The reportage is yellow peril garbage; that Natalie got paid to vomit it out is an affront.

    • “God this city is fantastic. BPOE.”

      Such a need to compensate would be laughable if it weren’t so common among dwellers of the “BPOE”. Particularly those who, like Annie, are not natives of Vancouver, and who now live in secret terror at the possibility that their choice of locale was a mistake (particularly with the disastrous turns the city has taken of late).

      People who are confident in themselves and their choices don’t need to brag.

      Annie, stop staring at yourself in the mirror. You’ll be late for your shift at Starbucks.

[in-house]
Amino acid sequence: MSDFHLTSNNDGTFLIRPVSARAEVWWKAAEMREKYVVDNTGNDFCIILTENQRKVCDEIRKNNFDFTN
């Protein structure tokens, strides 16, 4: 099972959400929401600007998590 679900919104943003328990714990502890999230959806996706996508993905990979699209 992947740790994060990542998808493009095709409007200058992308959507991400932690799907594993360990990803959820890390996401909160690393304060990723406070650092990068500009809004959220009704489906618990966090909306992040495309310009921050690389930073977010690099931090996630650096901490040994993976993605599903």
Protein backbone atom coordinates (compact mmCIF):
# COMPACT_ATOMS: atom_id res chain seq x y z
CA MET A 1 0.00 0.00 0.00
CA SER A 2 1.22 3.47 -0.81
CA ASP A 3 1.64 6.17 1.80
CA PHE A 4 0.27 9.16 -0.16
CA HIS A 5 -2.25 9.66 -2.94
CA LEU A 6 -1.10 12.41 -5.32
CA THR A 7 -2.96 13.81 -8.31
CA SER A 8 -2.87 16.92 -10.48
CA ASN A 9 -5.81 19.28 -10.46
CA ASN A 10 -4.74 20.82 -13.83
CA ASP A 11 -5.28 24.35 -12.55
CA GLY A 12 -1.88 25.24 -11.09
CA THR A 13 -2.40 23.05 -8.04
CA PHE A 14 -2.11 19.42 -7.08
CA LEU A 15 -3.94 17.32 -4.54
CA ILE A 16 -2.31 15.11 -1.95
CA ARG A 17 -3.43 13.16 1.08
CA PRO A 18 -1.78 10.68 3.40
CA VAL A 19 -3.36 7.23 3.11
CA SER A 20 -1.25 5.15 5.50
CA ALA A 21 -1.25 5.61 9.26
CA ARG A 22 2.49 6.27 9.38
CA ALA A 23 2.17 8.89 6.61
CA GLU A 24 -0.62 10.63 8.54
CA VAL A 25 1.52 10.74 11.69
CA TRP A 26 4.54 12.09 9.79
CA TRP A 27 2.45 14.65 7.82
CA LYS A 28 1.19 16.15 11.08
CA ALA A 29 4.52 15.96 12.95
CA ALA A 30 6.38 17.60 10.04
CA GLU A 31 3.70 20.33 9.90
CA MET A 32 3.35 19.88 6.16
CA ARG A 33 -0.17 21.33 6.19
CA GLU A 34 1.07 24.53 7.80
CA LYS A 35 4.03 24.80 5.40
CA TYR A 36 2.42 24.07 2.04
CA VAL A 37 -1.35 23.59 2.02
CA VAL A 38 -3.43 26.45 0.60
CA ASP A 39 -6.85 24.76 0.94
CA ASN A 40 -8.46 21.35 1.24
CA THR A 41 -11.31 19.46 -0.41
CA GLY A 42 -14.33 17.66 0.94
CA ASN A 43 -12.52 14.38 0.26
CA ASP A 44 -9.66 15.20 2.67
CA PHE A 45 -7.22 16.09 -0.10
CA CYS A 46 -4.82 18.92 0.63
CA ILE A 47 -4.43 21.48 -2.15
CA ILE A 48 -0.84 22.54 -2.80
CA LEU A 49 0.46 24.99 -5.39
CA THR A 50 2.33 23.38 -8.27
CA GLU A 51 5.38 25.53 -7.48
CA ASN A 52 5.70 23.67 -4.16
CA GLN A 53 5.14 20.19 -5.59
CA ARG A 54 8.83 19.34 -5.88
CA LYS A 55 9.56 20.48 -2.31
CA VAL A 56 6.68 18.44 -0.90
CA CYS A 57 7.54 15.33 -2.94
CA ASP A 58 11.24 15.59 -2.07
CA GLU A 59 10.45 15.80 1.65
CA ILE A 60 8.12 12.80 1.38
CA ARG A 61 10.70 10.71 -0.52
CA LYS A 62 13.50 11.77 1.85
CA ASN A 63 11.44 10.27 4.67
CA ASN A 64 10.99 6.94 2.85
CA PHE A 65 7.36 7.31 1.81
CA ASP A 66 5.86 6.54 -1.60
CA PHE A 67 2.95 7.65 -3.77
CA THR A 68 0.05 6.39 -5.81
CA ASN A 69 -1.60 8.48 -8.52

• Are you ok? Your rants are getting more and more creepy and aggressive.

  19. white_angelo_join_tarzan

    mood seems to have darkened … contra-therapy …

  20. Federal gov issues consumer alert re: rising interest rates.


  21. Banks’ forecasts are about as useful (and impartial) as realtors’.

  22. 1812 Palmerston – bought 8 years ago for $4.75M. Assessed at $6.645M. Listed at $16.8M.

    Btw – several months ago I made the wise decision to never read any of Ninja the Toxic Troll’s posts. Never. It’s a relief. He drives away sane people from an ow useful site.

  23. If I were Chinese, I would be getting the h*ll out:

  24. Ninja the Toxic Troll – the sound of one hand jacking.

  25. Ruh-roh:

  26. Flipper burned ( in a nice part of town):

    4213 W 14th Avenue, Vancouver
    May 23:$3,030,000
    Nov 21: $2,300,000
    Change: – 730000.00 -24%
    A: $2,863,000 (Bought $2,880,000 in Feb 2016)